Petroleum Importers Limited (PIL), a consortium of fuel importing firms, has moved in to ensure security of fuel supply beginning July 1 2016 by opening bids of 11 international fuel supply companies that tendered to supply the product.
This follows invitation of bids in March this year for the companies to supply 282 million litres of refined petroleum in form of petrol, diesel and paraffin from July 1 2016 to June 30 2017.
This, however, comes against the background of government mulling over who should play the role of importing fuel in the country between PIL and government-owned National Oil Company of Malawi (Nocma)
Figures from Malawi Energy Regulatory Authority (Mera) show that Malawi uses about 23 million litres of fuel per month compared to 180 million litres and 133 million litres in Zimbabwe and Zambia respectively.
PIL general manager Enwell Kadango, in an interview on Wednesday in Blantyre, said for the next two weeks, the fuel supply companies will be evaluated in terms of pricing, financial capability and infrastructure responsiveness.
“We want to ensure security of supply of fuel in the country. We want a streamlined and smooth process and we know what we are supposed to do. We have been doing this for the past 16 years,” he said, adding that opening of the bids was done in full view of all suppliers to ensure transparency of the process.
Specifically, he said the evaluators will look at pricing—which is a critical variable—and demonstration of capability in terms of storage facilities at the ports of Beira and Nacala in Mozambique and Dar es Salaam in Tanzania, or any arrangement thereof.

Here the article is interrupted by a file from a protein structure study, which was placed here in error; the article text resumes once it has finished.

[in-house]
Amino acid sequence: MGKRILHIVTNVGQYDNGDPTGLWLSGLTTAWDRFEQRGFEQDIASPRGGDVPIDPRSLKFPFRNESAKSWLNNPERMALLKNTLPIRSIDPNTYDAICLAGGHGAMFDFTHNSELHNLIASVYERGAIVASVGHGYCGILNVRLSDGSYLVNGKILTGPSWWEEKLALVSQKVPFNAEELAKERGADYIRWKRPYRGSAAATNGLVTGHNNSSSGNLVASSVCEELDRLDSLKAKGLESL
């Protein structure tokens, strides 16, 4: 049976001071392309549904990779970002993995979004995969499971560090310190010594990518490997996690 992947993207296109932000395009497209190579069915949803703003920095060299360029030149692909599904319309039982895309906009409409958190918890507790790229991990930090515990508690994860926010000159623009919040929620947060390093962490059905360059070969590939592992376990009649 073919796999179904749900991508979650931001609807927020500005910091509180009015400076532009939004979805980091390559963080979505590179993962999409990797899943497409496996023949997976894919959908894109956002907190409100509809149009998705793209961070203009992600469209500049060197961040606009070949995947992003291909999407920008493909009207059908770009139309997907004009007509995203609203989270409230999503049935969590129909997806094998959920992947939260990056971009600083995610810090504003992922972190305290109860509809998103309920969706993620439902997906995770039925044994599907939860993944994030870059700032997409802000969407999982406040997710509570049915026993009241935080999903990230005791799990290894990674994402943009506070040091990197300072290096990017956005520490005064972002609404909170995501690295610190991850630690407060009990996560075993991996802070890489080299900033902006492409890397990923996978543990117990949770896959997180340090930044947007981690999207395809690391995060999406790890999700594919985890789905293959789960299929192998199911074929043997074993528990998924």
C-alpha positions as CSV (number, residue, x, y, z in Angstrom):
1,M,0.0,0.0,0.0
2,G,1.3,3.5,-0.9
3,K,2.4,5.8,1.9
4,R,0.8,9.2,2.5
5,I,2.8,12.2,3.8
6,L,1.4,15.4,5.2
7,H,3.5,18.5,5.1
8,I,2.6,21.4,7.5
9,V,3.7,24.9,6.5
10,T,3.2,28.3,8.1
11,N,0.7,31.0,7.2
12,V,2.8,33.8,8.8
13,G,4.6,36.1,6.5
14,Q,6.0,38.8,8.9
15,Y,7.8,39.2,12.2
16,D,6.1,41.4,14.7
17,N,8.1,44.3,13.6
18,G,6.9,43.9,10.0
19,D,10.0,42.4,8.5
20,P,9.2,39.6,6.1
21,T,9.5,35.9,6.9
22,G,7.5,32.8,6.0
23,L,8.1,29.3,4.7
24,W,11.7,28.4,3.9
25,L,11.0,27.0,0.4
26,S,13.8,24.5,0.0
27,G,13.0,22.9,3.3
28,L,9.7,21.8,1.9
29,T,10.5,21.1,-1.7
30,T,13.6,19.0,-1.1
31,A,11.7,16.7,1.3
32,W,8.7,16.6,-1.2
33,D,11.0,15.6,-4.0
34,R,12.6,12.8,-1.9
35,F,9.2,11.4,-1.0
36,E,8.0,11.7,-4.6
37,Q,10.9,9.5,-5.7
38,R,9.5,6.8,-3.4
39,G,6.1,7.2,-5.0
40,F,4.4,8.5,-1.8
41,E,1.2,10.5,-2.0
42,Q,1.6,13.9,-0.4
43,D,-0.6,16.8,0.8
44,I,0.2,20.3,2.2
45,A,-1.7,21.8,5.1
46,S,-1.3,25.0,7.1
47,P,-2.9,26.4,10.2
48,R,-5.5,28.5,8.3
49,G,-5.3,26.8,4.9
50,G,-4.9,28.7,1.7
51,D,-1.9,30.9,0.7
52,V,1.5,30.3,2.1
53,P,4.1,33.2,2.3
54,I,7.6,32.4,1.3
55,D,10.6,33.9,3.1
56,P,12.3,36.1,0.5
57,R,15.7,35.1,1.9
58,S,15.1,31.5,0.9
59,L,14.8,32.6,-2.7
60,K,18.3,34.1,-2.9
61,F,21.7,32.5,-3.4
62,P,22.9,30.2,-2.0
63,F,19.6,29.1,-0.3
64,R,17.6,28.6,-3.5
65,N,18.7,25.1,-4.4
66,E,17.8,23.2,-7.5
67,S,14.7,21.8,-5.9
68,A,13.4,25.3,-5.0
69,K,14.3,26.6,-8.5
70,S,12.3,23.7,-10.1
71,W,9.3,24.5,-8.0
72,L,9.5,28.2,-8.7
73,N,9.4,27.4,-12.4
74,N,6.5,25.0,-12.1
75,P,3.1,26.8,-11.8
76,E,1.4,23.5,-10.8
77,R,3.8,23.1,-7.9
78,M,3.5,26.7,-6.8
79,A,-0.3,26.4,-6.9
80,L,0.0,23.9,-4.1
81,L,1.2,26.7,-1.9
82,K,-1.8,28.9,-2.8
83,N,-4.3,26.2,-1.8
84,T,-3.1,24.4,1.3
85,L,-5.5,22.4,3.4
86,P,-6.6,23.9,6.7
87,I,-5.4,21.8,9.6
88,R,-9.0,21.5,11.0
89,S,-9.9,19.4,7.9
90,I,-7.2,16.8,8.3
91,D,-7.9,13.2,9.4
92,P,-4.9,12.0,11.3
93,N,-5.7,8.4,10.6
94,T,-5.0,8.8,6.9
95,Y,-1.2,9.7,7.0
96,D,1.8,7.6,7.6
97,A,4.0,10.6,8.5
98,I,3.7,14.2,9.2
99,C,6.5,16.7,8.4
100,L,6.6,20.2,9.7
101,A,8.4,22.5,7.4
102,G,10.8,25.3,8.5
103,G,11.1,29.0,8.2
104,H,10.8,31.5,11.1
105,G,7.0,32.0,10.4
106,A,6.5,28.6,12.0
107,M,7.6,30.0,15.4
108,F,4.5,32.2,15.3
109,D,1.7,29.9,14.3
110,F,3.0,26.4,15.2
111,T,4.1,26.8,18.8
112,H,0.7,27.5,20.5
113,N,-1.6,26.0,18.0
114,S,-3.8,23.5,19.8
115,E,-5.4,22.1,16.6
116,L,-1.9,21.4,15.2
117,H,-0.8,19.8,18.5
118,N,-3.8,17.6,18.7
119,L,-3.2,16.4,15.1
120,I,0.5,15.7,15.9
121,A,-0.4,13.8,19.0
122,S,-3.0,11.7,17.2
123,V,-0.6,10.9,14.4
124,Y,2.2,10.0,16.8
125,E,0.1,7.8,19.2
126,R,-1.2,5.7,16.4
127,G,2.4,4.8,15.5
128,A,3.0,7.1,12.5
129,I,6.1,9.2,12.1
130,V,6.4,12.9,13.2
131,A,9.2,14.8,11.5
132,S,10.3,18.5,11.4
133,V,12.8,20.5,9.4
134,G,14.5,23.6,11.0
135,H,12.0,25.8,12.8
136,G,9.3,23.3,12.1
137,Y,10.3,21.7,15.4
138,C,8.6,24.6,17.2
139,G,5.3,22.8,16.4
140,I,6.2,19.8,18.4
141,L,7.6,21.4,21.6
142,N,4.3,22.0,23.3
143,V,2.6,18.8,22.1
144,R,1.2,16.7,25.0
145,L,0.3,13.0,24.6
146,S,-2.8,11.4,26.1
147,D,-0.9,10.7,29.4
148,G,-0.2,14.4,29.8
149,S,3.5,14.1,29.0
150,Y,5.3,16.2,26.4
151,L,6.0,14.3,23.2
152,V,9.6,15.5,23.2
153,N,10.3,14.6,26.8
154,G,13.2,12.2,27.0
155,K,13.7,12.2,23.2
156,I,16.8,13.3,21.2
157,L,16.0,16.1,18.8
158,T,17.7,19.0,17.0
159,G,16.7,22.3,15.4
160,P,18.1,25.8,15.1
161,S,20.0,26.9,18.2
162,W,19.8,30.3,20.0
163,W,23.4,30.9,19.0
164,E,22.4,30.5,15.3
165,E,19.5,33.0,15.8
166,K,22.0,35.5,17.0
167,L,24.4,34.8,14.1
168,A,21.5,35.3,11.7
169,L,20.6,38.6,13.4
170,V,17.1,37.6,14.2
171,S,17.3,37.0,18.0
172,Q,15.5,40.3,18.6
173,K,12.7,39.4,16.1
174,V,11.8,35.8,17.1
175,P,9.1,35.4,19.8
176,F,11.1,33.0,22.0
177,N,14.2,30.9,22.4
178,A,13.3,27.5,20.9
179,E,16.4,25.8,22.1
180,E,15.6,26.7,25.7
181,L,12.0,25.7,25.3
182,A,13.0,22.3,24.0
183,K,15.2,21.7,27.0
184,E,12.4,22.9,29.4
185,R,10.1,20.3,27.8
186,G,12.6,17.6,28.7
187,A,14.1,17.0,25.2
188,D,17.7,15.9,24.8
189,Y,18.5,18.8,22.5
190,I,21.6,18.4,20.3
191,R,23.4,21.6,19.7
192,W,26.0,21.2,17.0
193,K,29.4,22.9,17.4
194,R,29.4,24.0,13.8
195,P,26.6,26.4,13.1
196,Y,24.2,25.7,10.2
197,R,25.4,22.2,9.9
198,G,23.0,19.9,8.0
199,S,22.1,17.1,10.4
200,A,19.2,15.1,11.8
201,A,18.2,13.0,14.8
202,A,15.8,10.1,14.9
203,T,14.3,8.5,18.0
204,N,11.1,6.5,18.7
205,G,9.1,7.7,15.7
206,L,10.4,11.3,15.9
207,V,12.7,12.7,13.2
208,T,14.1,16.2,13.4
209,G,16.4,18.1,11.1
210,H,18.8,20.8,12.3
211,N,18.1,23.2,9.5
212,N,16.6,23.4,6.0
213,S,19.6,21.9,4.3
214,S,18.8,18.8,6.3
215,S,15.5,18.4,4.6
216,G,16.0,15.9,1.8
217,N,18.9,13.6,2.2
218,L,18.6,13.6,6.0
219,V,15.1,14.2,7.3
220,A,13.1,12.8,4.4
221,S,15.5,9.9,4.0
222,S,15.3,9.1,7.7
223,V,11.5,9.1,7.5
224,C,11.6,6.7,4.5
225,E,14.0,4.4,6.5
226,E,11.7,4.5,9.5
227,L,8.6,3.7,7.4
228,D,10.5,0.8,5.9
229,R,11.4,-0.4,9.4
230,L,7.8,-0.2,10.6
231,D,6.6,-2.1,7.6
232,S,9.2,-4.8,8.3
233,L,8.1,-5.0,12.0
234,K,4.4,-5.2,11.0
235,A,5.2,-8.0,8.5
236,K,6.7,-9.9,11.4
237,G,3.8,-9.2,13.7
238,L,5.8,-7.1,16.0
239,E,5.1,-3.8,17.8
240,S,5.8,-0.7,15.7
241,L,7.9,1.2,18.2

“We want companies that have storage facilities and or have storage arrangements at ports and are able to bring the product [fuel] within the specified time,” said Kadango.
Commenting on the availability of fuel, he said the country normally has about 20 days fuel cover and almost 30 days to 40 days at port with another three months to six months in approved fuel financial facilities.
In recent times, government has been engaged in discussion regarding who should play the role of importing fuel for the country between PIL and Nocma.
Government wants to introduce Bulk Procurement System (BPS) to ensure that buying of fuel is undertaken by a government agency or an independent petroleum importation coordinator jointly owned by oil marketing companies and government, in so doing eliminating PIL.
Principal Secretary in the Ministry of Natural Resources, Energy and Mining Kester Kaphaizi could not be reached for a comment yesterday on the state of the negotiations regarding BPS.
But he earlier said government would not want importation of fuel to be disrupted.
Analysts say whether BPS as envisaged by government is the best way to go remains to be seen since PIL is already bringing fuel in bulk, and is experienced in the business. n